Vamshidhar Kommineni

December 27, 2006

Book Review: Next

Filed under: Books — Vamshi @ 7:46 pm

2 stars

Great concept but very flawed execution is my one line summary.

At this point, I pretty much read Crichton and Grisham out of force of habit than anything else. Both authors make good reading for a flight or an afternoon of vegetating on the couch. I bought the book on impulse to do the latter since I’m taking a few days off from work. I used to think that Crichton was better because he at least introduced a new concept in every book rather than the same legal drama rehashed like Grisham. The quality of writing in this book is making me rethink that.

What’s good about this book is the concept of dealing with genetics, particularly genetic patents, ownership of tissue cultures and the general corruption of the scientific community by corporate interests. Crichton has definitely done his research as indicated by the decent Bibliography. Unfortunately, the bibliography and the Author’s note at the end are the best parts of the book.

The actual plot is a mish mash involving too many characters, none of them with enough character development. Characters like the rich billionaire who brings the transgenic parrot to the US are completely besides the point and randomly strewn throughout the book. Crichton wants to write a thriller, but can’t focus enough for it to actually be gripping. And he can’t resist the temptation to drop every reference around the subject into a contrived little vignette or story in the middle of the book. Where’s a good editor when you need one?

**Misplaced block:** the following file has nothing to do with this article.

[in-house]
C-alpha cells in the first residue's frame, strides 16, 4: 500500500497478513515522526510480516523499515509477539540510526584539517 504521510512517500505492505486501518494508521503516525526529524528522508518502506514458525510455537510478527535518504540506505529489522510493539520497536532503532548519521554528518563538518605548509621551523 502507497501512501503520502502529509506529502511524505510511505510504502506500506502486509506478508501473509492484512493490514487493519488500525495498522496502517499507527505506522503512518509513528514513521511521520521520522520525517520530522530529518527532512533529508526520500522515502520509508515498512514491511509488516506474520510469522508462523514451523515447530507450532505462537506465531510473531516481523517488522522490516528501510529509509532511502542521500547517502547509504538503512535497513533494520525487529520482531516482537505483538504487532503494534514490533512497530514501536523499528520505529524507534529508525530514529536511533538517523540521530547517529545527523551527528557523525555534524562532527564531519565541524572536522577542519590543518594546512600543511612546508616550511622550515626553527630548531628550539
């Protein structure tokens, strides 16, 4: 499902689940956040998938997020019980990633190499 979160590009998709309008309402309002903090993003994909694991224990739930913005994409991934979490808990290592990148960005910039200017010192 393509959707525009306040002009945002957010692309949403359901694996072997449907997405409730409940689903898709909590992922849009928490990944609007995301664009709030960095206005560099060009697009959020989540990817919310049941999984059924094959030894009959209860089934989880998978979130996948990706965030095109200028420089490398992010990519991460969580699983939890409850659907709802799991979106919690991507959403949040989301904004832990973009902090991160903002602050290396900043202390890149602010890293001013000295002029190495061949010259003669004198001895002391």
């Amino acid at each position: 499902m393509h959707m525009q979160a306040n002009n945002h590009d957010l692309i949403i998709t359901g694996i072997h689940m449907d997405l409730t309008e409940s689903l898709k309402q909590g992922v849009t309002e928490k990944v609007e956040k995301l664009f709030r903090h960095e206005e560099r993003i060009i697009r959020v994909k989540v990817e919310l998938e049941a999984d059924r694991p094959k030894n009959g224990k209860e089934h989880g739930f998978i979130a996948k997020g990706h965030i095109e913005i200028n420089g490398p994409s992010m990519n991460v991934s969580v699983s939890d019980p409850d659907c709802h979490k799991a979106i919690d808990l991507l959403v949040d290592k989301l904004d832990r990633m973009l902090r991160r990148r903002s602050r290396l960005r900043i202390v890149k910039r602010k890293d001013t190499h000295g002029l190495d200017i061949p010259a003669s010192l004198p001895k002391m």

The other thing that really annoyed me was the length of each chapter and the amount of context switches involved. The 415 pages are split into 95 chapters and a prologue. I’m pretty sure the prologue at 16 pages is the longest chapter in the book (though I didn’t have the patience to go back and look through each chapter). Does Crichton think this is avant garde writing at its best? Or does he imagine that in our ADD age, the audience needs to be context switched every 2-4 pages or they won’t finish reading the book?

Even at his worst, Crichton is somewhat readable, which is why the book still gets 2 stars. But if you want to read his best work, pick up his non-fiction works, Case of Need and Travels for thoughtful, analytical books by an author who could write entertaining books while still being clear and readable. Sadly, it seems Crichton has forgotten (or has no need for) those skills.

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